The string of rider-triggered avalanches continues in the North San Juan zone with another one reported Monday on Red Mountain Pass. Avalanches, surface cracking, whumpfing collapses, and propagating stability test all point to unstable snow and should be a solid reminder that you can trigger a large and dangerous avalanche. You could trigger a slide from a distance and they could involve the entire season’s snowpack.
In the race between the rabbit and the tortoise, you can think of weak faceted snow as the tortoise. Until the snowpack becomes deeper, these buried weak layers will only get worse before getting stronger. Time may be the best option.
Surface instabilities gain strength more quickly and recent warm temperatures will help the surface snow consolidate. Slopes where thick and firm wind-drifted slabs exist above weak snow are most problematic and where we are seeing the most avalanche activity. These slopes are mostly found near and above treeline.
Steep slopes below treeline continue to be touchy in the North San Juan zone. These slopes are where the greatest uncertainty exists. On many below treeline slopes, the snow surface has transitioned to weak and cohesionless. Other below treeline slopes continue to produce propagating results in stability test indicating that the softer surface slab is still sensitive. Although avalanches in wind-sheltered areas may be smaller, you may want to avoid steep northerly or easterly-facing slopes that end in terrain traps like gullies or large stands of trees.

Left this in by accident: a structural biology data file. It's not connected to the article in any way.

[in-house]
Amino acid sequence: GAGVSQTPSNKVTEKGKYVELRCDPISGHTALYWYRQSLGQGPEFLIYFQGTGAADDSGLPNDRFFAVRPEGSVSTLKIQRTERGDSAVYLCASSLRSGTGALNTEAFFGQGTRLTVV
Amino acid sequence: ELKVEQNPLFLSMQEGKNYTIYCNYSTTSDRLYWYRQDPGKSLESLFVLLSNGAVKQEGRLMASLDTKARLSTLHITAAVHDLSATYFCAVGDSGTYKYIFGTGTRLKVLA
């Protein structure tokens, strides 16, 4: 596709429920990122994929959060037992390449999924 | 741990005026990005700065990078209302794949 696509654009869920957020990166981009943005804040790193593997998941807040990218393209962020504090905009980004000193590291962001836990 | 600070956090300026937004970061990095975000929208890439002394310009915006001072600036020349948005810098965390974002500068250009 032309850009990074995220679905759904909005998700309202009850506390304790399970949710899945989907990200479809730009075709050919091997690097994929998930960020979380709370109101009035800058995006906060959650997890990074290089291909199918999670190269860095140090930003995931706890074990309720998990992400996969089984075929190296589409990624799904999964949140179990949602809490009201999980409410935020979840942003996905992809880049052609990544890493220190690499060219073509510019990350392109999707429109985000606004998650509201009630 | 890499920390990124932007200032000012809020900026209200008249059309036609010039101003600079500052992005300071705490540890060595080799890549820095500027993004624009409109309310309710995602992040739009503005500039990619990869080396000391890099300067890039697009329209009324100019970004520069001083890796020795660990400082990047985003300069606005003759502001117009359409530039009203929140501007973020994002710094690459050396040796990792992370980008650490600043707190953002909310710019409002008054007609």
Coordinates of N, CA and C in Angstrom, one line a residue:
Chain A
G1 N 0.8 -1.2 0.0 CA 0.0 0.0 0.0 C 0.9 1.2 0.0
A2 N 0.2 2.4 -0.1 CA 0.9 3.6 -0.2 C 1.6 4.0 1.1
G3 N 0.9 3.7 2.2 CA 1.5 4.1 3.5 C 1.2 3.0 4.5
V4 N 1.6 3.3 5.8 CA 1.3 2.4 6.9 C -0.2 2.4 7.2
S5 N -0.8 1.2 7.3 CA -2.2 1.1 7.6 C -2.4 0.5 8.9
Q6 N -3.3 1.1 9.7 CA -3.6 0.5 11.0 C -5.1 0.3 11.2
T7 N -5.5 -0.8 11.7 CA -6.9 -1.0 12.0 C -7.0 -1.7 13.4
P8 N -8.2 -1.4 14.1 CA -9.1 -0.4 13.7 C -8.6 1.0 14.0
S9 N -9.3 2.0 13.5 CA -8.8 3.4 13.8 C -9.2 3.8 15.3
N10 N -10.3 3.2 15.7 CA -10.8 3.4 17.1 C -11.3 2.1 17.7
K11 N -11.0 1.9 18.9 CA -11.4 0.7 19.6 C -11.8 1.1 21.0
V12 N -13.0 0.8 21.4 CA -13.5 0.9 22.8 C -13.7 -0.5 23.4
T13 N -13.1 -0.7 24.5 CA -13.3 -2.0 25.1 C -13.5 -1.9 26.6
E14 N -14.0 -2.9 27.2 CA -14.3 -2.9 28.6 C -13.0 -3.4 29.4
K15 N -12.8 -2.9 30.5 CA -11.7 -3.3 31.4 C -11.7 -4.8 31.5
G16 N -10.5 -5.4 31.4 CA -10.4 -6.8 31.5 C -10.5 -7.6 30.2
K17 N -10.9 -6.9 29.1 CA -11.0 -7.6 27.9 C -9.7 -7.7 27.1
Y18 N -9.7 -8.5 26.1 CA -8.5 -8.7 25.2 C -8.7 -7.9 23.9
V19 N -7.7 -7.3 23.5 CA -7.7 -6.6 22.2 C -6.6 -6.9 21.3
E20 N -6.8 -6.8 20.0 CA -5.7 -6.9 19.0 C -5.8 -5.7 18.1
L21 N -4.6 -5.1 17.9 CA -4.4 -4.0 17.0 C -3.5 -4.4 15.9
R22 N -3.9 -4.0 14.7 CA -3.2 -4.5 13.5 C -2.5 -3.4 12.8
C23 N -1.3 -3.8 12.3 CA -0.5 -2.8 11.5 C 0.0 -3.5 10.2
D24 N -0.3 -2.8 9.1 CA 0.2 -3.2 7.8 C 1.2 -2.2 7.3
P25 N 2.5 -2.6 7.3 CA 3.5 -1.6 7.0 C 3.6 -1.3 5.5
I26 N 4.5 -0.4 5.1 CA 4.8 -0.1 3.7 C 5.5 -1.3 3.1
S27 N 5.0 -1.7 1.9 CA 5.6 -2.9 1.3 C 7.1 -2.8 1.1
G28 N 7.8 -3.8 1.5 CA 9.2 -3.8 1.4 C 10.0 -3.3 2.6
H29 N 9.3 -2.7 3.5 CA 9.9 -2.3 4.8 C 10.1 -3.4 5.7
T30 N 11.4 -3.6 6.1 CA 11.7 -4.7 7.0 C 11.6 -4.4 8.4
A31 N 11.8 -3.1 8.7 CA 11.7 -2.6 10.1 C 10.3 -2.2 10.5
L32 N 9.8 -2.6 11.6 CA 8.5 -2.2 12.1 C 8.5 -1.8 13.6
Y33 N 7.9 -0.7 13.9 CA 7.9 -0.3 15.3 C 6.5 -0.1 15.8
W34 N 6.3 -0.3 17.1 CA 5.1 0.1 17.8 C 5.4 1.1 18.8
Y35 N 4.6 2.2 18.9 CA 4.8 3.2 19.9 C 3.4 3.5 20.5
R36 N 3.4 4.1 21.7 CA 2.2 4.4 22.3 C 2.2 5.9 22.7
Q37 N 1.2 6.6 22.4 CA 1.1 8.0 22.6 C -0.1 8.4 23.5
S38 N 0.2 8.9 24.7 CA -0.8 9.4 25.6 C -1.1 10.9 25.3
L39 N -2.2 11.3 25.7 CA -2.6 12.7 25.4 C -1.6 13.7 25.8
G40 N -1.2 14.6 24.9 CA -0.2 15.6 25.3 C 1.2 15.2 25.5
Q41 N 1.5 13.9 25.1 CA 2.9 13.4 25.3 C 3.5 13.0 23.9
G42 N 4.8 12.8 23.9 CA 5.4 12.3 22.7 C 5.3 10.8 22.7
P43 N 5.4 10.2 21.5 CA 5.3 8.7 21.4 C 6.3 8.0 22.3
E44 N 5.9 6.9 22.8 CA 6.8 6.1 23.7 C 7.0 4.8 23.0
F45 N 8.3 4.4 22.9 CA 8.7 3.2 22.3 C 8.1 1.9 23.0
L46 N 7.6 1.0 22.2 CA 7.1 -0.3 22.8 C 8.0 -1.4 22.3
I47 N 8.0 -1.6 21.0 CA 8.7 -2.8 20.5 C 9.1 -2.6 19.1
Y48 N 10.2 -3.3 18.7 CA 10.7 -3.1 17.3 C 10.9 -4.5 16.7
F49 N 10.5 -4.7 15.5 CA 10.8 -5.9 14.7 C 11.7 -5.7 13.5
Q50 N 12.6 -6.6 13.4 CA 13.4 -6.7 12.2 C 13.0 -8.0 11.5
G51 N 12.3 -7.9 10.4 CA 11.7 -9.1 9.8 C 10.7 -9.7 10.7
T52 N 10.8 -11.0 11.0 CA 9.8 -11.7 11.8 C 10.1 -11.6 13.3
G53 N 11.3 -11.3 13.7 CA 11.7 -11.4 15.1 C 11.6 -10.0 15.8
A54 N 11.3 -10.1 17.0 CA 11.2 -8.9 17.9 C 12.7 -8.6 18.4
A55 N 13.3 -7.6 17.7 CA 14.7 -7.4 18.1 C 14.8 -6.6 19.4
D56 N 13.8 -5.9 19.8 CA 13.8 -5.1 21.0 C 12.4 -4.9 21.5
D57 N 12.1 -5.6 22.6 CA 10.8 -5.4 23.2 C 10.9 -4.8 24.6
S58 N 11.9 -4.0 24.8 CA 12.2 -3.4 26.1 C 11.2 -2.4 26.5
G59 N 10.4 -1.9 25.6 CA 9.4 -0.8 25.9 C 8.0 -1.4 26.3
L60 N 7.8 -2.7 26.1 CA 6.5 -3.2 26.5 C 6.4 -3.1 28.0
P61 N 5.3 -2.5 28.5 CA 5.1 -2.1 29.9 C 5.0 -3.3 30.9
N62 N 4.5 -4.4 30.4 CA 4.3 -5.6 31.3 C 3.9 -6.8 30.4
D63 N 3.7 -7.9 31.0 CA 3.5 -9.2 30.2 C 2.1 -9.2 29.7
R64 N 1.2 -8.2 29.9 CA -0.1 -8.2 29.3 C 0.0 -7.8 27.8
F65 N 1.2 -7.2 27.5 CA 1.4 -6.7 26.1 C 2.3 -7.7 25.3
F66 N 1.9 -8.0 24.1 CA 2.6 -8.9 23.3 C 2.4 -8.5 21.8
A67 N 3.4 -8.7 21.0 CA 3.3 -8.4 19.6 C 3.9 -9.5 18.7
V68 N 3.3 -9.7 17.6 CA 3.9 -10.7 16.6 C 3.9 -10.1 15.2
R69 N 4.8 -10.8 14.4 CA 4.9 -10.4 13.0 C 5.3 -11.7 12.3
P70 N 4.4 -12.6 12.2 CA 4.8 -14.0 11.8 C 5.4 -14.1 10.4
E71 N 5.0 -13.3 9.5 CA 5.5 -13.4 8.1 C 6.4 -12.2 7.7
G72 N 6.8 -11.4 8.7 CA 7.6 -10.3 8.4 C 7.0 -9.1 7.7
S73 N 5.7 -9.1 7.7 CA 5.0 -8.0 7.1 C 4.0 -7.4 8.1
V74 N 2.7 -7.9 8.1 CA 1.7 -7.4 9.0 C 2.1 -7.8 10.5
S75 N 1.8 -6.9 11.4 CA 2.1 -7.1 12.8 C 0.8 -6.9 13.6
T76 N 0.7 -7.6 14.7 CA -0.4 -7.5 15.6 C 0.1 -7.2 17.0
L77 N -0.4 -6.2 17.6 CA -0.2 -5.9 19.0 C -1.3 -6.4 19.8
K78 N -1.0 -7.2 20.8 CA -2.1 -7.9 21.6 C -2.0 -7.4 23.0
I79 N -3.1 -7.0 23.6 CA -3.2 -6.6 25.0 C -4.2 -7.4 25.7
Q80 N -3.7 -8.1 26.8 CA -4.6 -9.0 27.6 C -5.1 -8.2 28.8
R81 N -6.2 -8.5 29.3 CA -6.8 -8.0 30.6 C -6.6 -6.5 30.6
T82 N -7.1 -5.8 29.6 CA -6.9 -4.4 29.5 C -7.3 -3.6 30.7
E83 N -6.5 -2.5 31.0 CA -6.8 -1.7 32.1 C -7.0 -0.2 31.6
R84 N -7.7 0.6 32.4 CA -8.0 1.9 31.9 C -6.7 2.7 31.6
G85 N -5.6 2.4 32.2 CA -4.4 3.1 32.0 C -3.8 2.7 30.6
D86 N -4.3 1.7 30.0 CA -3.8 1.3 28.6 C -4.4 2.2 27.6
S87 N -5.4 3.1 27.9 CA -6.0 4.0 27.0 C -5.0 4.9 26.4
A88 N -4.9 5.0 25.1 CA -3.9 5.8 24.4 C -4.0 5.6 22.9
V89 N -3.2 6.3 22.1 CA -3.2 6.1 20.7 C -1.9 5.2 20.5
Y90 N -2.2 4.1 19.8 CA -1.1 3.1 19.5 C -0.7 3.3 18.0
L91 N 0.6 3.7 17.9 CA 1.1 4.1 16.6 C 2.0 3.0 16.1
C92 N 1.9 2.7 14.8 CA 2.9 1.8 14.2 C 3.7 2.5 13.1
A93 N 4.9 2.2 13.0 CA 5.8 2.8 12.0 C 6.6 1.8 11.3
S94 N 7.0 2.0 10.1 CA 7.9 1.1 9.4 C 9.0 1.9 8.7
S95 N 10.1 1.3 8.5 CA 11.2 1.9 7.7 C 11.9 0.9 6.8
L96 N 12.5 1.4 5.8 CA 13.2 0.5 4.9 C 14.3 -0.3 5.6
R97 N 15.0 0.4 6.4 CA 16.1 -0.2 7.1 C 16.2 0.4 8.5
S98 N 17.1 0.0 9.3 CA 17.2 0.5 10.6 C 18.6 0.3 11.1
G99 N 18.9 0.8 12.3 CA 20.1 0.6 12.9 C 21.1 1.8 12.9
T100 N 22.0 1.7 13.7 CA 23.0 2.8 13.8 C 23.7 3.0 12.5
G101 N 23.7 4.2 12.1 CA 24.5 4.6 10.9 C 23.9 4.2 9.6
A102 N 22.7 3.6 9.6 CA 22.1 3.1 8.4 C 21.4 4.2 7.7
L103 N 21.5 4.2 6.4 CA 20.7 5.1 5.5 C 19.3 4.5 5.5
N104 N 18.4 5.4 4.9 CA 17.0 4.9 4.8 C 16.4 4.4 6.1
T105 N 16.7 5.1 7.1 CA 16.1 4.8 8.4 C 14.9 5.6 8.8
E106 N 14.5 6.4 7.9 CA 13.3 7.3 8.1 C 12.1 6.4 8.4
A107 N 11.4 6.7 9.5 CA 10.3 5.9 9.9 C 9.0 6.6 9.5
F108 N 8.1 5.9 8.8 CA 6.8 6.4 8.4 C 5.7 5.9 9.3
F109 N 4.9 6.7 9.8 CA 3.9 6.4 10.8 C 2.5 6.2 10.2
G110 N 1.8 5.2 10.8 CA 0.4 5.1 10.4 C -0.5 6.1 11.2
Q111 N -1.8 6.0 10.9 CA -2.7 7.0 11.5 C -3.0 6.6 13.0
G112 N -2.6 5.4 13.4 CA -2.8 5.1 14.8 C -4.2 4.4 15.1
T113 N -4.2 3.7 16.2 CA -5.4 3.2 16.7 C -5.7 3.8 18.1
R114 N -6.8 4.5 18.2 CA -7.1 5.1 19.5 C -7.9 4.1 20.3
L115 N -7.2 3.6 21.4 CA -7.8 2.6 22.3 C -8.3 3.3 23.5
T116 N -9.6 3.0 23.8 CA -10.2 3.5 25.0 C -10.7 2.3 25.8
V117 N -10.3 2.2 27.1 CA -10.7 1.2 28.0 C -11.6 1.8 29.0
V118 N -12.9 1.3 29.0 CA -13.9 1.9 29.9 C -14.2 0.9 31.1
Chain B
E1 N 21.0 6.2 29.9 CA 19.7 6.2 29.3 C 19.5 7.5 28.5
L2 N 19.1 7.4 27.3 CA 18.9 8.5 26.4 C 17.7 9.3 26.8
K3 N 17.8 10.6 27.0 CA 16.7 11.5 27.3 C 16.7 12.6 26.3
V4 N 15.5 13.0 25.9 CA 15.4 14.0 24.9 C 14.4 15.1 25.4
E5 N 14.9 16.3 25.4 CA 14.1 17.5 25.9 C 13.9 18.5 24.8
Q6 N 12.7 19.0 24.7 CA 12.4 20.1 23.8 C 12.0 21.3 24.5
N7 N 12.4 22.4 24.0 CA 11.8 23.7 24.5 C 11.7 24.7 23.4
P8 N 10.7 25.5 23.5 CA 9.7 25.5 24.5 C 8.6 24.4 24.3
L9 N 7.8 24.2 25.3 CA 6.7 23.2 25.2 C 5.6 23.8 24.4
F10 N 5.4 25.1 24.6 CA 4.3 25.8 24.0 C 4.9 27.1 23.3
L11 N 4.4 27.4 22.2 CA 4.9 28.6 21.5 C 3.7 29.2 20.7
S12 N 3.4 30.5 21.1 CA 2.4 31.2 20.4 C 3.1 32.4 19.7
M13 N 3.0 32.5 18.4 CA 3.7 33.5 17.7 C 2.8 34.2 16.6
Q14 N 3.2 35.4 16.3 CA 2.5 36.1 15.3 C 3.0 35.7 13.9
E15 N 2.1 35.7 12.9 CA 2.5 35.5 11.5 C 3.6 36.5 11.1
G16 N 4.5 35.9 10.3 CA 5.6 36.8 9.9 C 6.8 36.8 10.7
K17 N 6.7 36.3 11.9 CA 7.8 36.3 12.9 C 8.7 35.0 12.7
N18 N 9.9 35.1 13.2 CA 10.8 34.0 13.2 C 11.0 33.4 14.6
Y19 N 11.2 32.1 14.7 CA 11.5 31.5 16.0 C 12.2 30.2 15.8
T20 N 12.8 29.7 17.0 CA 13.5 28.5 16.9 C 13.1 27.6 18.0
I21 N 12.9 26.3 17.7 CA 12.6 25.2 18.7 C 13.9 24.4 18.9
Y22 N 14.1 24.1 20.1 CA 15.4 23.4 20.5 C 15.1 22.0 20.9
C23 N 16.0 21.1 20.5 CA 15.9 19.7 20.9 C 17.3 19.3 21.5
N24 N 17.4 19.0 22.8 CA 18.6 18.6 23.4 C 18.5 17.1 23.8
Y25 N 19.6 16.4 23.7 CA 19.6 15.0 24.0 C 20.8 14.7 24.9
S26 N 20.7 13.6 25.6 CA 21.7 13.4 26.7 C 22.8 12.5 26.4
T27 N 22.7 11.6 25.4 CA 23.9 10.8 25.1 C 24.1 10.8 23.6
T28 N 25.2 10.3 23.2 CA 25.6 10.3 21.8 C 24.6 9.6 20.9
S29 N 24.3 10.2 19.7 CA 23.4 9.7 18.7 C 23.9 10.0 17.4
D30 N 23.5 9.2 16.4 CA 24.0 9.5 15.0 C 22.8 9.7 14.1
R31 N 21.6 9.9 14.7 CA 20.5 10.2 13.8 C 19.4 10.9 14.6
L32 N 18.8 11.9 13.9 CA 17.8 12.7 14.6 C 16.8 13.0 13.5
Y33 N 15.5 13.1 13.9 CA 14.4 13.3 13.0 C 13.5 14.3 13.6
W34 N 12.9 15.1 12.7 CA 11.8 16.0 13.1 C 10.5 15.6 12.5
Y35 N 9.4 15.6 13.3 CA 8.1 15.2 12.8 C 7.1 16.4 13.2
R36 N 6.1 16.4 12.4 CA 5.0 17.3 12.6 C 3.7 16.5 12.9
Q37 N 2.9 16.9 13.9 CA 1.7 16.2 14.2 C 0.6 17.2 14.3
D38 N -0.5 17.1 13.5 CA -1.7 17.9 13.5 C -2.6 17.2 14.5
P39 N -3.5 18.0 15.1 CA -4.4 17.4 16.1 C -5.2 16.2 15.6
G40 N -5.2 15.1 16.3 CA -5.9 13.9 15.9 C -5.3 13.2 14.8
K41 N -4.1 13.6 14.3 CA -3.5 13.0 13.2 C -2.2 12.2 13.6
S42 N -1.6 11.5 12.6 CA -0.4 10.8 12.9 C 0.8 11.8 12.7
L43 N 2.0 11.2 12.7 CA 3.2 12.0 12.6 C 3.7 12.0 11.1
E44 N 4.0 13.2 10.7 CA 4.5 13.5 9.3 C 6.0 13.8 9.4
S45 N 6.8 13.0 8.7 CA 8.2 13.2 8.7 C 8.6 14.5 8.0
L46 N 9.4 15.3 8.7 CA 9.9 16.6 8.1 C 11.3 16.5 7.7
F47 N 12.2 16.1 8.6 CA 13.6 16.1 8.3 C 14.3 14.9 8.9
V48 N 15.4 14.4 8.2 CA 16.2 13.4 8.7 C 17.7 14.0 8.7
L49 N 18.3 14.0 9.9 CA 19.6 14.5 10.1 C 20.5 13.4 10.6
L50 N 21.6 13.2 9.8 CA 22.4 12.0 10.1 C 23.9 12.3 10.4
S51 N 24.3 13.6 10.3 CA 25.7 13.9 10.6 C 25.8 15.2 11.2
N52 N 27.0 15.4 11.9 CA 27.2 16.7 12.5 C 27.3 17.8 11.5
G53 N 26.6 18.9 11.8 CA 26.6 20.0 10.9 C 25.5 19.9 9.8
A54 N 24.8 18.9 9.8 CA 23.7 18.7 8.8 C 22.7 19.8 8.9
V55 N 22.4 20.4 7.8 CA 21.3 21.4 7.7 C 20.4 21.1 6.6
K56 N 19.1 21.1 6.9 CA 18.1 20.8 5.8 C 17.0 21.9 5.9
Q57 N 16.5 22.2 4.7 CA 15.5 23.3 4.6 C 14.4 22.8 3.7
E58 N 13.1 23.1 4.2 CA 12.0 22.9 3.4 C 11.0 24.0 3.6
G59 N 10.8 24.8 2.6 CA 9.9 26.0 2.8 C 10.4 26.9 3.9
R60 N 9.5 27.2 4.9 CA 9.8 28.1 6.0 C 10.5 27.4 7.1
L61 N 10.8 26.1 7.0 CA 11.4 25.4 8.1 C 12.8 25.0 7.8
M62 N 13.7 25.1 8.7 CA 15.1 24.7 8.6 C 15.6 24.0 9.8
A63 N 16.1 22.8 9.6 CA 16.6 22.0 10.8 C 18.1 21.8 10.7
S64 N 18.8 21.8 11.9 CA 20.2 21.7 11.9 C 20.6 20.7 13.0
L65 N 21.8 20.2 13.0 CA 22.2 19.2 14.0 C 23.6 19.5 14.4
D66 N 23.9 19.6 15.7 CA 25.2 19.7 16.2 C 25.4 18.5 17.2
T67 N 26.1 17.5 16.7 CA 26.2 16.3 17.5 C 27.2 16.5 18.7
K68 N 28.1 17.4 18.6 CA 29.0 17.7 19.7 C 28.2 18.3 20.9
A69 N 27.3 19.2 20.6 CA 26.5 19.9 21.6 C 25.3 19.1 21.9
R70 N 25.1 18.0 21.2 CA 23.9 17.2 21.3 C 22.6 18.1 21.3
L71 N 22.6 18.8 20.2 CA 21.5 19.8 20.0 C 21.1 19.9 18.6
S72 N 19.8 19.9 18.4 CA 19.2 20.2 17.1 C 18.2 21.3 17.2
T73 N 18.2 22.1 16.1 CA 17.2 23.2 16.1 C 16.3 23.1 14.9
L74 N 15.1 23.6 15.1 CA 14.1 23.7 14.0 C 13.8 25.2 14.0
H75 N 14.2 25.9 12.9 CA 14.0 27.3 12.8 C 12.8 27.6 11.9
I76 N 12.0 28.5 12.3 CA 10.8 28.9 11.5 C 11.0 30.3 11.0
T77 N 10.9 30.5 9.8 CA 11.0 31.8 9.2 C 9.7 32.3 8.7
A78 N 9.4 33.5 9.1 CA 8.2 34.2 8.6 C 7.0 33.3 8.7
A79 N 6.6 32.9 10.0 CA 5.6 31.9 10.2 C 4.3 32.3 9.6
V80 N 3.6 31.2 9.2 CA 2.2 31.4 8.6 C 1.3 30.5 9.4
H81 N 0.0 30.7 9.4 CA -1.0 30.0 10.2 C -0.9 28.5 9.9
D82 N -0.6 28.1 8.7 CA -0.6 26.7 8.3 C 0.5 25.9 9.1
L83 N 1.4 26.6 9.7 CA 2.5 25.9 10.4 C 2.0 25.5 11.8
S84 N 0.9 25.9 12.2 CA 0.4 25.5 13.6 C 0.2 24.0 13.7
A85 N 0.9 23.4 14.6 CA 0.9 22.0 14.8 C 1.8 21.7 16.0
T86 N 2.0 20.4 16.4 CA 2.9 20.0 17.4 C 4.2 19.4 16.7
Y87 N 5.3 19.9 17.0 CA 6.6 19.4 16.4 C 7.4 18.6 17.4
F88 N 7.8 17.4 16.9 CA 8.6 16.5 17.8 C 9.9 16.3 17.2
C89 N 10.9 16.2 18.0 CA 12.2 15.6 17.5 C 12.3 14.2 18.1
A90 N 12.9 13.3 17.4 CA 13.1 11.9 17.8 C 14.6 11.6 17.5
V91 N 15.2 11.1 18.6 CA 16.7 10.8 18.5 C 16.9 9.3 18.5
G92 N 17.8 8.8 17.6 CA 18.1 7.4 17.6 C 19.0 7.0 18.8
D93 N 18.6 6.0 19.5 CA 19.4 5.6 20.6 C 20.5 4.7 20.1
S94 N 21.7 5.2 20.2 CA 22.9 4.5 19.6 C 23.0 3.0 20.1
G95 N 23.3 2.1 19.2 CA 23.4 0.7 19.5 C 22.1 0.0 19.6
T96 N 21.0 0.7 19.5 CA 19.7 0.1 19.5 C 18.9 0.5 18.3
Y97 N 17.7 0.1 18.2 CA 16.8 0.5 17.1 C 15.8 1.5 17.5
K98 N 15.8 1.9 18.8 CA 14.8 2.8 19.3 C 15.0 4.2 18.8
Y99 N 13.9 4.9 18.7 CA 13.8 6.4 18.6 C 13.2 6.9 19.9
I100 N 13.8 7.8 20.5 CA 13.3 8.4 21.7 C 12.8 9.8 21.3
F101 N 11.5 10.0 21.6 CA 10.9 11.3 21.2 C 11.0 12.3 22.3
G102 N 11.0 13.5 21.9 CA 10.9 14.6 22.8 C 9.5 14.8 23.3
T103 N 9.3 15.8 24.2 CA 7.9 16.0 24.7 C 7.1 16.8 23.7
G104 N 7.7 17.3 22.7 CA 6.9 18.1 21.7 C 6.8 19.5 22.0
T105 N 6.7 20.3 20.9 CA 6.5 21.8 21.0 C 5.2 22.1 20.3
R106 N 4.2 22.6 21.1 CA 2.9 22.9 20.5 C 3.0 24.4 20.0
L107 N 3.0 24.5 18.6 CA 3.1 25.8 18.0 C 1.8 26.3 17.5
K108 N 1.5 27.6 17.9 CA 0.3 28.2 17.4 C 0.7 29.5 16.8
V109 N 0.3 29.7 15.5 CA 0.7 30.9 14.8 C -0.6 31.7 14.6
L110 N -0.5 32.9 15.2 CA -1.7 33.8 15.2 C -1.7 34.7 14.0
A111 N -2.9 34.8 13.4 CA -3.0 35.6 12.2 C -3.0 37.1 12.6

There is a west-to-east gradient in danger across the Southern Mountains with the bulls-eye of instability in the mountains around Silverton and Telluride. Evaluate snow and terrain carefully and identify wind-loaded terrain features of concern. This will help reduce your risk to avalanches. In the end if stability is the question, terrain is the number one answer.